The Bangabandhu Sheikh Mujib Medical University authorities are pondering on setting up a music therapy centre, a proposal they have recently received from a music teacher.
The university’s vice-chancellor Pran Gopal Datta said they were giving it a serious thought but lacked funding for the job.
‘We haven’t made any decision yet though we are serious about the proposal. Besides, we don’t have any funds for such a centre,’ he told New Age.
M Mahamudul Hasan, teaching violin at the Bulbul Academy of Fine Arts in the capital, submitted his proposal to the university on April 10.
BSMMU urology professor Abdus Salam who received the proposal termed music therapy as an auxiliary treatment method.
‘It is a kind of adjunctive method for treating patients that physicians in many countries apply, besides their conventional treatment procedures,’ he said.
It can be more applicable to terminally ill patients for many of whom pain management is vital.
‘Music can be fruitfully used as part of palliative care of these patients suffering from severe pain,’ said the professor.
It can also be used as a complementary procedure in treating people with mental retardation and mental illnesses.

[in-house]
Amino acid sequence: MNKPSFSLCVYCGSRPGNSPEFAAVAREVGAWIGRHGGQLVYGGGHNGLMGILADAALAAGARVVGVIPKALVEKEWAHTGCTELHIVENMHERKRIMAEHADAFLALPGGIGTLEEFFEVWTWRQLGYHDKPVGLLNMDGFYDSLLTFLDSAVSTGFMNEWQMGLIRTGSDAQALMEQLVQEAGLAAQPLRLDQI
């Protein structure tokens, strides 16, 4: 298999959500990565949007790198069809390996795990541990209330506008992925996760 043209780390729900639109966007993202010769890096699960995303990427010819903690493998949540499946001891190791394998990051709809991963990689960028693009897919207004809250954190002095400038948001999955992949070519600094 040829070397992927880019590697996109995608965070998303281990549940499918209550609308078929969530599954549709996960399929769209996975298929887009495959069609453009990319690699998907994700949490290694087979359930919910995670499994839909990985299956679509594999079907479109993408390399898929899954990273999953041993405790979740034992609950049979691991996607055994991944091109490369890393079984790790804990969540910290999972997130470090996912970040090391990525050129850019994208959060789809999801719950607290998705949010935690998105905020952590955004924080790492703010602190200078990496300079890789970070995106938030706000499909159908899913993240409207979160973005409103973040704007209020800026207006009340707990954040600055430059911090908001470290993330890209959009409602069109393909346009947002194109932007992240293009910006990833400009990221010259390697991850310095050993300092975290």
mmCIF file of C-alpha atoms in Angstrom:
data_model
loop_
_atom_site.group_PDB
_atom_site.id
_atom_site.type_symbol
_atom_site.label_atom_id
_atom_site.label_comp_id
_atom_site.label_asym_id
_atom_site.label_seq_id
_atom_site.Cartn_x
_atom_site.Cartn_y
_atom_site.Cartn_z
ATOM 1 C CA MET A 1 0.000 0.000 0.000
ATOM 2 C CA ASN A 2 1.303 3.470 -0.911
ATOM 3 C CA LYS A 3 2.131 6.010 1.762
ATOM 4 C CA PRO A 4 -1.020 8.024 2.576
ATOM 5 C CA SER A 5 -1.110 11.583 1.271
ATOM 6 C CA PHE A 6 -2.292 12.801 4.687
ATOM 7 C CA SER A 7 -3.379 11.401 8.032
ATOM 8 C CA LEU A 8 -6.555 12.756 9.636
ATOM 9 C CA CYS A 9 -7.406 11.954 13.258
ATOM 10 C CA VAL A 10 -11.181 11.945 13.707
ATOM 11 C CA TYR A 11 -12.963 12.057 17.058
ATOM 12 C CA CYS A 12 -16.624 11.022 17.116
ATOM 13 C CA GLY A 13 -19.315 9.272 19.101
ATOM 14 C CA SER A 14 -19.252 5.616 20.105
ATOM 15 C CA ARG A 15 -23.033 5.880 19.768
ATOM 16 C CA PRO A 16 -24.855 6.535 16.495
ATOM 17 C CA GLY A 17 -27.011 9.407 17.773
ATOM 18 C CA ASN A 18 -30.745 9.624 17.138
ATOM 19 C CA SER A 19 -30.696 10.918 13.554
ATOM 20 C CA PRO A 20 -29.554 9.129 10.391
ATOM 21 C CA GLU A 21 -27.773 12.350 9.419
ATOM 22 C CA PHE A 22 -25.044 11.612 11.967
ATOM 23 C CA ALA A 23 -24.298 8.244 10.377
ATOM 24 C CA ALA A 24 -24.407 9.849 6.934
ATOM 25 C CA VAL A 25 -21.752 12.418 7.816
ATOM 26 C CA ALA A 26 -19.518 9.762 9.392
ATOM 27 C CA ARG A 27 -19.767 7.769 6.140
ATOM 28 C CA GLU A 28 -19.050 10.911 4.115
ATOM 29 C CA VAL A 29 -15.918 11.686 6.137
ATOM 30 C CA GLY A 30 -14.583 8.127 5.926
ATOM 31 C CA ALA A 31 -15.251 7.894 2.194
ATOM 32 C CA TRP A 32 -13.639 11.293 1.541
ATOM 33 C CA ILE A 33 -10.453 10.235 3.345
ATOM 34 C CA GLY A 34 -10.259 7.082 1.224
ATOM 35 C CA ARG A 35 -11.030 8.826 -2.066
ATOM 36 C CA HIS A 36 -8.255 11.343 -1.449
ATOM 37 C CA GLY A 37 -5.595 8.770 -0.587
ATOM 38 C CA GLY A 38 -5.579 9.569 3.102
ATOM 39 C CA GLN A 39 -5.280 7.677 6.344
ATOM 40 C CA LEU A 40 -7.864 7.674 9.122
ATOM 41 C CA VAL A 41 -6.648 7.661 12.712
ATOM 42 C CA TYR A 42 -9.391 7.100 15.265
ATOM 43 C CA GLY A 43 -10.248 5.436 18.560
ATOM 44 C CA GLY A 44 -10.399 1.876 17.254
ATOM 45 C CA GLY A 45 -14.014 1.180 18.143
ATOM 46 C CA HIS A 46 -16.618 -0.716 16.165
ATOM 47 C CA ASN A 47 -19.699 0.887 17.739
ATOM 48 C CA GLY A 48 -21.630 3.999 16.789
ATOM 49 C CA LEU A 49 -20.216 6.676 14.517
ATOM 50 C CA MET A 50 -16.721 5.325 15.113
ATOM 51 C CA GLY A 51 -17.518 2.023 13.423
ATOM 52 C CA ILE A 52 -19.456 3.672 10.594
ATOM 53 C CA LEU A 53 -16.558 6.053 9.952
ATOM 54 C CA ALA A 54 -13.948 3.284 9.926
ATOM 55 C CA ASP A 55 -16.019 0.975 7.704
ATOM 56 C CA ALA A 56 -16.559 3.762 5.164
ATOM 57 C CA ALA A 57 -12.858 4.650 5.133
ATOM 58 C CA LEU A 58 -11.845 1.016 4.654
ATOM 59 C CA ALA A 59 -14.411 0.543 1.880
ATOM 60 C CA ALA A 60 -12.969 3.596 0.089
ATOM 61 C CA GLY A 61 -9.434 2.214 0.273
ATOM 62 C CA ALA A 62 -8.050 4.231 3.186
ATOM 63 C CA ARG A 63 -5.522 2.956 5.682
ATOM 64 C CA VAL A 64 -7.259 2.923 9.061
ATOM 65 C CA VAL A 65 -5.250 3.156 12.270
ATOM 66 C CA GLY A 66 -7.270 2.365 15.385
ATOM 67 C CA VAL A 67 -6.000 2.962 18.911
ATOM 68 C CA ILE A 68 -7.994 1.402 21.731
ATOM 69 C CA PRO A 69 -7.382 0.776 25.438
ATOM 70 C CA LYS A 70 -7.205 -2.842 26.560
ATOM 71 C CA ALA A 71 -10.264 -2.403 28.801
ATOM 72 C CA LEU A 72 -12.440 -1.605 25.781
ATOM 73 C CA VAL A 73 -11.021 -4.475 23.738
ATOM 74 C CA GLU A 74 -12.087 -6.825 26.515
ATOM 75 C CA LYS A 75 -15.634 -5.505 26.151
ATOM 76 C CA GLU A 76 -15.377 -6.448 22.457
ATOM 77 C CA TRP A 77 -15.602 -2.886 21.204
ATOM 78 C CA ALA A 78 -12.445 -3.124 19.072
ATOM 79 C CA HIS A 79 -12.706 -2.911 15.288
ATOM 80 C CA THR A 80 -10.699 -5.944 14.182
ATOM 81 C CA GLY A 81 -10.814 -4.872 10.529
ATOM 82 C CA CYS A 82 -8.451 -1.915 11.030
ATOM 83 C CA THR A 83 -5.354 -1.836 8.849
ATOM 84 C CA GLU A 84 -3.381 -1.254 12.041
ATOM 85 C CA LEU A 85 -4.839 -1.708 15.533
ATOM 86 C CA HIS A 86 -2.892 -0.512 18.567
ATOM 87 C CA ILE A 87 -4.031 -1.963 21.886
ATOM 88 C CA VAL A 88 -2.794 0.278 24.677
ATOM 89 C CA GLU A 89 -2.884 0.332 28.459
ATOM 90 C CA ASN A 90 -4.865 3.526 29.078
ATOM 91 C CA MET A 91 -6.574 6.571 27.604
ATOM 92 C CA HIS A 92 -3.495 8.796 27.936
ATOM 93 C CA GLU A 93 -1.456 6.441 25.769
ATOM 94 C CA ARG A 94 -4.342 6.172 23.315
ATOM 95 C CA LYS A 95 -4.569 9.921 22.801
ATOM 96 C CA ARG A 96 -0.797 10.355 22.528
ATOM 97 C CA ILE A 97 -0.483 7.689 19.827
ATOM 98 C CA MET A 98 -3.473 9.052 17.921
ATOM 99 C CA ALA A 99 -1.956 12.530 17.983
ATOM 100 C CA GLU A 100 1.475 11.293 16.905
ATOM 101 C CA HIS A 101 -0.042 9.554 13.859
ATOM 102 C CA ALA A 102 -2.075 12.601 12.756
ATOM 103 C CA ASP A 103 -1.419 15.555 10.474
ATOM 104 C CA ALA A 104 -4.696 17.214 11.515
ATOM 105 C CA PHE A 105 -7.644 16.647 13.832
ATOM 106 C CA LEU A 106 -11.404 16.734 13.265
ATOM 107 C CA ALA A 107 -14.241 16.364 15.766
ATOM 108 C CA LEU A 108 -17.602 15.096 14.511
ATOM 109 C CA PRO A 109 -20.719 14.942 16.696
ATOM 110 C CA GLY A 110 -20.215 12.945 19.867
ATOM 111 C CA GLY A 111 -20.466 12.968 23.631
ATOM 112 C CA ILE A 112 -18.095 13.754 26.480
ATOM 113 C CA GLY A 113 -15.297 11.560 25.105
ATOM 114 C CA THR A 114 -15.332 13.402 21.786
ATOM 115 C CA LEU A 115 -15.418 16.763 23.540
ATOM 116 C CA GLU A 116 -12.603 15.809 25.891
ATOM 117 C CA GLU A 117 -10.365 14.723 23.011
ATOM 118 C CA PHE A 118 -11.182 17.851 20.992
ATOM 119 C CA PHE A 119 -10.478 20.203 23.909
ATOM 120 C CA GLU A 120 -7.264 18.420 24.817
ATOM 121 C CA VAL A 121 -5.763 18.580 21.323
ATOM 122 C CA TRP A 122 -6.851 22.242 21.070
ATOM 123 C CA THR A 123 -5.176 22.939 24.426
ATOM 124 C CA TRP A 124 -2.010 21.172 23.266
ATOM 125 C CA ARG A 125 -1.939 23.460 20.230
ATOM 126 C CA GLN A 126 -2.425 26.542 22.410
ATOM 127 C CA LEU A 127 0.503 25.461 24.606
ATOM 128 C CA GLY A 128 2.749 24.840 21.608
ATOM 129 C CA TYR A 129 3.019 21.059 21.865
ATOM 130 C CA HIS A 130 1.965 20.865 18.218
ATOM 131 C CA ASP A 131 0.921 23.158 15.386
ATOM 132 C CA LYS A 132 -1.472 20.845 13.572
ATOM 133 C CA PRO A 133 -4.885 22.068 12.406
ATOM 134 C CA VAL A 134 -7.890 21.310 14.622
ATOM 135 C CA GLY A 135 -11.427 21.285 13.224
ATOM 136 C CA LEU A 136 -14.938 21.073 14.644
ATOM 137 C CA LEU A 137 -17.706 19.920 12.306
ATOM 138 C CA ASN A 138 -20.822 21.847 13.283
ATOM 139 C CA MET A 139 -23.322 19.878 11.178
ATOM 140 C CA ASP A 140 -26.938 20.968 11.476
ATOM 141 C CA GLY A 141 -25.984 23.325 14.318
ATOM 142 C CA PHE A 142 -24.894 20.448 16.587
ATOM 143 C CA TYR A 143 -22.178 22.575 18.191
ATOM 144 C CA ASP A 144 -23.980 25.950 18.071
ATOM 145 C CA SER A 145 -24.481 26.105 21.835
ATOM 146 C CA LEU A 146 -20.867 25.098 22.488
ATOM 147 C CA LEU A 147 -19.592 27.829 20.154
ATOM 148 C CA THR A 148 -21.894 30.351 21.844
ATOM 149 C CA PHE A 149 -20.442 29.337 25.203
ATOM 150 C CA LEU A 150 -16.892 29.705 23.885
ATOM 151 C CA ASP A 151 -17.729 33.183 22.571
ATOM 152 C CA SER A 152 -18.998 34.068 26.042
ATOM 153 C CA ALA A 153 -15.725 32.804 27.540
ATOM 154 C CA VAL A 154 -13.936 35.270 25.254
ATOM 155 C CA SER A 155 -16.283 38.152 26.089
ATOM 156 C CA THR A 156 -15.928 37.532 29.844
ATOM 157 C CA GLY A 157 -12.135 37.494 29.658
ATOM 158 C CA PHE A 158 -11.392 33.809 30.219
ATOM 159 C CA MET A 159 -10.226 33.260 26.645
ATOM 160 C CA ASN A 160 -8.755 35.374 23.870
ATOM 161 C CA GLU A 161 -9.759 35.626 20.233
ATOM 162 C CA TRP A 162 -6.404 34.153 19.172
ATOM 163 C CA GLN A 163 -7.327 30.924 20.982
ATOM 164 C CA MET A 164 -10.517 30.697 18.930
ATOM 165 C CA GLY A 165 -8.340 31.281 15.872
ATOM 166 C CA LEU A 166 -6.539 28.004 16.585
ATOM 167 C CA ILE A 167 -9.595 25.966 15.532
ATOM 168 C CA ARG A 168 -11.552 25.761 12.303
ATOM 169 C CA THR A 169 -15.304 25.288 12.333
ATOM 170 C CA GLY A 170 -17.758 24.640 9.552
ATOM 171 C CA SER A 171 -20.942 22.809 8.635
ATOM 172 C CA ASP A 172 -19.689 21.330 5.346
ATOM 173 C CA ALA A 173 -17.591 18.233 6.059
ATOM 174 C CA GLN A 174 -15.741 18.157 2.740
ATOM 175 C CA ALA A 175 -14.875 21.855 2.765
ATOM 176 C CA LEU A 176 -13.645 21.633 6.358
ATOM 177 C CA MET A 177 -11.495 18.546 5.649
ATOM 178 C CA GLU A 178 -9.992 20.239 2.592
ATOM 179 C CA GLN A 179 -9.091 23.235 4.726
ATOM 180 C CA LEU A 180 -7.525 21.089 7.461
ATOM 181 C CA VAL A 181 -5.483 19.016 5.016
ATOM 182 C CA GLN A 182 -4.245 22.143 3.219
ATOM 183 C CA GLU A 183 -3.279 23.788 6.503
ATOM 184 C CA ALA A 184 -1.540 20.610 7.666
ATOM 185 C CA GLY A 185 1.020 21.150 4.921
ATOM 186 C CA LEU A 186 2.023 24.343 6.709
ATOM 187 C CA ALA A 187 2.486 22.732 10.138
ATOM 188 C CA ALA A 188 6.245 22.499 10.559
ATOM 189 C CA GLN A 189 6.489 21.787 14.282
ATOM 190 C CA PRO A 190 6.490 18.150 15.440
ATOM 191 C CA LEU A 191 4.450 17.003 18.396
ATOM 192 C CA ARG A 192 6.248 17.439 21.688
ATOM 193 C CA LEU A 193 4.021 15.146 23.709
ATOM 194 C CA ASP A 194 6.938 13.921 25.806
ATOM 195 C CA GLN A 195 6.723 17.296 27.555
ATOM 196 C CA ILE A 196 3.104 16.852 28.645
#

‘You can apply it treating autistic children,’ Salam said, adding music therapy might help their rehabilitation processes, too.
Mahamudul Hasan talked about the use of the therapy in many countries, India among them, in treating many conditions.
‘It is widely used, for example, in treating high blood pressure and neck pain and headache caused by it,’ he said and mentioned that the therapy was an established healthcare profession, addressing the patients’ physical, emotional, cognitive, and social needs.
A qualified music therapist, usually after elaborate sessions with patients, diagnoses the illnesses and prescribes suitable treatment procedures that may range from creating and singing music to listening to music, Mahmudul Hasan said.
‘A very new concept here,’ remarked Salam but hoped once introduced the therapy would benefit the patients.
As a beginning Hasan thinks of not-so-costly a setup. ‘It just needs you to put together some musical instruments in a room that has been soundproofed,’ says the violinist, who, though hopeful, is aware like others at the BSMMU that it may take music therapy long to get acceptance from the country’s larger medical community and patients as well.
-With New Age input